Those enduring change in organisations where jobs are under threat are concerned as much about others as they are of themselves, according to a new study from a team of researchers at Rotterdam School of Management, Erasmus University (RSM). Comment from Gabriele Jacobs, who was part of the research team.
In research which analysed employee reactions to 23 change projects in a large police organisation, workers were genuinely worried about what happens to their colleagues and for the fate of the entire organisation. Gabriele Jacobs, who was part of the research team, said: “The reaction was totally unexpected as we were anticipating that those interviewed would want to minimise the damage to their own positions and careers. Yet only a minority of people expressed this to us. More voiced concern over what would happen to their colleagues and the organisation as a result of the organisational change.”
Big reorganisations can be fear-inducing events for employees who see their roles and career opportunities affected by new structures and ideas. That’s why managers often assume that employee behaviour – and backlash – against change is driven by self-preservation. Yet, in the study some even said they would consider the change project a failure if their colleagues suffered or if the final result was negative for the organisation at large. They were also worried about how the general public might react to the changes or how the quality of the police service might suffer.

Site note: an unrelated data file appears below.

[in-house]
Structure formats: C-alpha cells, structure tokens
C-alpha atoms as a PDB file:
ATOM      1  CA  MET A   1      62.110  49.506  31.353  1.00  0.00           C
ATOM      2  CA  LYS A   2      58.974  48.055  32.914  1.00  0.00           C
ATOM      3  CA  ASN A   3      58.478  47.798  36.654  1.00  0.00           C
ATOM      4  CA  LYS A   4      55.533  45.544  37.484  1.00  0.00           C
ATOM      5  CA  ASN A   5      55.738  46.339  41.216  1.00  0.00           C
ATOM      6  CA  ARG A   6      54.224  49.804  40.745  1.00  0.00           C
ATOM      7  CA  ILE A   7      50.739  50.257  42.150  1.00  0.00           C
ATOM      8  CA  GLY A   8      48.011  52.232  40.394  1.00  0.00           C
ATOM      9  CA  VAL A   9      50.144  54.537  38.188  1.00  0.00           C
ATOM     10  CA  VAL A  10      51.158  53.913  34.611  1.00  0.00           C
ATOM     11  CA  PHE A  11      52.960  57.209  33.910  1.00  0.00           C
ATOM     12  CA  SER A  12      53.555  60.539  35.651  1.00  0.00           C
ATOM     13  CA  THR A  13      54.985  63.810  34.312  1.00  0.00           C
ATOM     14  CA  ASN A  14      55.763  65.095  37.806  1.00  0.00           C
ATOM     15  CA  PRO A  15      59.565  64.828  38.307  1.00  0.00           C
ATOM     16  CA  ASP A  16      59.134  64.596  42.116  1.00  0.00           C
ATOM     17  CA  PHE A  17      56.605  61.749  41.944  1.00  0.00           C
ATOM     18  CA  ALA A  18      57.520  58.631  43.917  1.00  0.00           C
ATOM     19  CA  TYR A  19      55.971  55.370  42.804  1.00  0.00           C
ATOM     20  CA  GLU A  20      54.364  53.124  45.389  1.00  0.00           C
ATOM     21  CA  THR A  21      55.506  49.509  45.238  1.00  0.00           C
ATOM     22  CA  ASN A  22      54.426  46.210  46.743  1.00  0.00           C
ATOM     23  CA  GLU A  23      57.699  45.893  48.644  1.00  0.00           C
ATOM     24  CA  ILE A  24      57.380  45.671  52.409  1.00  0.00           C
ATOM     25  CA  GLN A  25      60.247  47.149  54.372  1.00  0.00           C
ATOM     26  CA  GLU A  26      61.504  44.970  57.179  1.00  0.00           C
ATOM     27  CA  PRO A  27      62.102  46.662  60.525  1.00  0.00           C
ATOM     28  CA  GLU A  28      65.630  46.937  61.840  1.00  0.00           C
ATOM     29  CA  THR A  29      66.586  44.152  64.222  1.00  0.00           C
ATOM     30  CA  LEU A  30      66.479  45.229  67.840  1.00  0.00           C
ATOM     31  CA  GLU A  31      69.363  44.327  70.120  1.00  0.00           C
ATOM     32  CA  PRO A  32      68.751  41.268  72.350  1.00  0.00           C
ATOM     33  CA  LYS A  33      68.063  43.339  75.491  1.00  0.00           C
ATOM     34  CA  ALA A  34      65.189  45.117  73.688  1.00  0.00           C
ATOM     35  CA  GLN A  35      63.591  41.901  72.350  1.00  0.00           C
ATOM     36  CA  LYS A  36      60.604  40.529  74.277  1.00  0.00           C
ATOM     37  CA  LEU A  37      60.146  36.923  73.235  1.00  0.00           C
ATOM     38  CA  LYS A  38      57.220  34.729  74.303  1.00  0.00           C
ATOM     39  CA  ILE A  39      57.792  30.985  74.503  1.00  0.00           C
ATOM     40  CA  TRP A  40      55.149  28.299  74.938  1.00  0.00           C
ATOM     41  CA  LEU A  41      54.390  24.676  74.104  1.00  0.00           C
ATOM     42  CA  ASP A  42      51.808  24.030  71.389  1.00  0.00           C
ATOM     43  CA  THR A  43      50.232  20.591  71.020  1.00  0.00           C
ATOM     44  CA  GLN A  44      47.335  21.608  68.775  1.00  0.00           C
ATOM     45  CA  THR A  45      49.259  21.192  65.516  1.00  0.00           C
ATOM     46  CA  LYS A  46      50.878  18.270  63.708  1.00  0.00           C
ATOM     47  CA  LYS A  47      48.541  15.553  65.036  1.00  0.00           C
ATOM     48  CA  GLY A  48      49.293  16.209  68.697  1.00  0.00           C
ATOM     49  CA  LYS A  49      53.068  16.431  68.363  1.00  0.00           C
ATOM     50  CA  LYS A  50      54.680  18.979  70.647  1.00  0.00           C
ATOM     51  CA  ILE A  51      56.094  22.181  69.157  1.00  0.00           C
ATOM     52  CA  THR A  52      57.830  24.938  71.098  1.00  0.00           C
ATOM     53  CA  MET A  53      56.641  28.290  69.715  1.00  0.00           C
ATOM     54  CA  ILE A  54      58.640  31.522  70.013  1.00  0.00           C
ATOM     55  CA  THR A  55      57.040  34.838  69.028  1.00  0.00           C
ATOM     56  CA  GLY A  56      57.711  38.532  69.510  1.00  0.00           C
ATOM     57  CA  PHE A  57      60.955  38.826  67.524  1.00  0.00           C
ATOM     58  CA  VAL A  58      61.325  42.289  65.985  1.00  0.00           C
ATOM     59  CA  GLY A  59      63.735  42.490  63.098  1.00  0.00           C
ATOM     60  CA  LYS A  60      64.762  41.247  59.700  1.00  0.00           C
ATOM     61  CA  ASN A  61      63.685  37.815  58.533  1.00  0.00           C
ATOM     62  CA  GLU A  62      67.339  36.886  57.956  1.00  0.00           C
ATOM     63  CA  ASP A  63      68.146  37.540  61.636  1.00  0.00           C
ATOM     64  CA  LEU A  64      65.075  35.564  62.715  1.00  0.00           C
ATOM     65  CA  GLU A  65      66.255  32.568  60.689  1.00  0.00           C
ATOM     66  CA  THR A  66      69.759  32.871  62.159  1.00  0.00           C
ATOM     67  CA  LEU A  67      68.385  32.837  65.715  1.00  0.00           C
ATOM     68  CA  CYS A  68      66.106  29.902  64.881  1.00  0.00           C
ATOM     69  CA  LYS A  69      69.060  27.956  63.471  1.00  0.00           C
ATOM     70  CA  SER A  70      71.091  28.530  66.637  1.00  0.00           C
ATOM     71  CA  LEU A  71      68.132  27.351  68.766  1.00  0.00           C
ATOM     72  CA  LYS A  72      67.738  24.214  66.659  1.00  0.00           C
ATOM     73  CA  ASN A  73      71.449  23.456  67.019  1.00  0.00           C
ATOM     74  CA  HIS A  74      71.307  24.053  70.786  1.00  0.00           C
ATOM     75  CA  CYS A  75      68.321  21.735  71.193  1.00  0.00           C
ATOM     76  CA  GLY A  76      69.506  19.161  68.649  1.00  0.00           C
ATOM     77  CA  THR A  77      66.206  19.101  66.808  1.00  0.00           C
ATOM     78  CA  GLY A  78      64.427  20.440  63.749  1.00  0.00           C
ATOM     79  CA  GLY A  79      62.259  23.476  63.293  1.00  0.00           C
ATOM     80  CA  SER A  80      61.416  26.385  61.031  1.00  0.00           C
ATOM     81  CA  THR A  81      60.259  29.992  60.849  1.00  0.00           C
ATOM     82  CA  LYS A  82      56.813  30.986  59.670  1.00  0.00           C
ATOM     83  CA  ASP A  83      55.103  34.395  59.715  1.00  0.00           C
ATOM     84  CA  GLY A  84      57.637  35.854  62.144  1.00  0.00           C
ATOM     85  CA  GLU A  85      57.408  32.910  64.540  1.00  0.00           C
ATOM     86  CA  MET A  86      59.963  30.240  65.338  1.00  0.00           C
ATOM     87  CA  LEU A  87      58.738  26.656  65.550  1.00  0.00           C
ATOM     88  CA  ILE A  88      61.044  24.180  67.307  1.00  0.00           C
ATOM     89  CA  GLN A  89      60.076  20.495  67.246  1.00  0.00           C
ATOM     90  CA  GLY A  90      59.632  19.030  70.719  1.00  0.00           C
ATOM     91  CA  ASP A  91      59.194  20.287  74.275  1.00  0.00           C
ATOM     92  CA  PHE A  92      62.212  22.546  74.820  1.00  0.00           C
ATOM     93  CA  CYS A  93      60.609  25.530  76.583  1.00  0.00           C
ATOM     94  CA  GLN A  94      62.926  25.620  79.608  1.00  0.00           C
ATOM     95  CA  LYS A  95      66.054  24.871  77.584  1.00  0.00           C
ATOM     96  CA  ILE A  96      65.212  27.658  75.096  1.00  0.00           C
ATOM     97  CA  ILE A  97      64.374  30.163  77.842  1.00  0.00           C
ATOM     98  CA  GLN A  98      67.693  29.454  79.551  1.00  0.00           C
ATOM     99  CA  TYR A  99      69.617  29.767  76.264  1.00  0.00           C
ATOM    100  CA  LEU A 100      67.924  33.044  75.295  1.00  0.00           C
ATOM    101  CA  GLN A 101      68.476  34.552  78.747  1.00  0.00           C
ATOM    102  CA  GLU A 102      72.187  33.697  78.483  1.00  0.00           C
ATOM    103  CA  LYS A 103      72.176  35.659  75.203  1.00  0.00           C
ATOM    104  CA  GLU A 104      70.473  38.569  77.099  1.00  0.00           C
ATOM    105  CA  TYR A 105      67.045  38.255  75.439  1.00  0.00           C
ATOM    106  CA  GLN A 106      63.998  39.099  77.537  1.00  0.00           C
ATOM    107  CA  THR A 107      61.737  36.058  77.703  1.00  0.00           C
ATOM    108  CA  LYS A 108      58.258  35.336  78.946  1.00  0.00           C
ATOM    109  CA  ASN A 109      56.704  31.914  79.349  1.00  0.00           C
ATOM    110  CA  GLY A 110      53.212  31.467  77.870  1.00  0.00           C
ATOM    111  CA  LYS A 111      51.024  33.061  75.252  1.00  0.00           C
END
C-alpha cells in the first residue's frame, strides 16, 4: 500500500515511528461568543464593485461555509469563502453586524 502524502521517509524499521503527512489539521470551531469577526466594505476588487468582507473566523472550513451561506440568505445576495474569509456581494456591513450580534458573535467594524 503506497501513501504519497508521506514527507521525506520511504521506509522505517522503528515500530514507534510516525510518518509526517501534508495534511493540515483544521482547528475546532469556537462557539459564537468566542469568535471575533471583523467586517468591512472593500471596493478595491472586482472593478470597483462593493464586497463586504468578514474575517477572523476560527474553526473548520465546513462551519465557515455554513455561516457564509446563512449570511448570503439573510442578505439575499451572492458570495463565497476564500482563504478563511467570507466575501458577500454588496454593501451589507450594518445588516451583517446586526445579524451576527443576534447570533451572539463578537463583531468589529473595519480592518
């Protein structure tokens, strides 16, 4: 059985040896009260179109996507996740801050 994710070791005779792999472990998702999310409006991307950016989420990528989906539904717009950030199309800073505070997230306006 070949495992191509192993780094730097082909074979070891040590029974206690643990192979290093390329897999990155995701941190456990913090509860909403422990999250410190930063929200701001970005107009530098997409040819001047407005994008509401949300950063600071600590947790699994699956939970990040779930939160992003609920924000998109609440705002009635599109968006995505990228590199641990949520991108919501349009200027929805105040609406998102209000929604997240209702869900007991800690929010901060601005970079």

After analysing all the interviews, the researchers noticed that most employees tend to form more elaborate opinions about the effects of change than managers often anticipate. They often see various gains and losses in every change, both for themselves, for others and for the organisation. Jacobs added: “We observed that people want the gains and losses to be distributed fairly, according to a set of moral standards, even if the organisational changes do not affect them directly, or when the fair treatment of others comes at a personal cost. You could say people are more altruistic than earlier research has suggested.”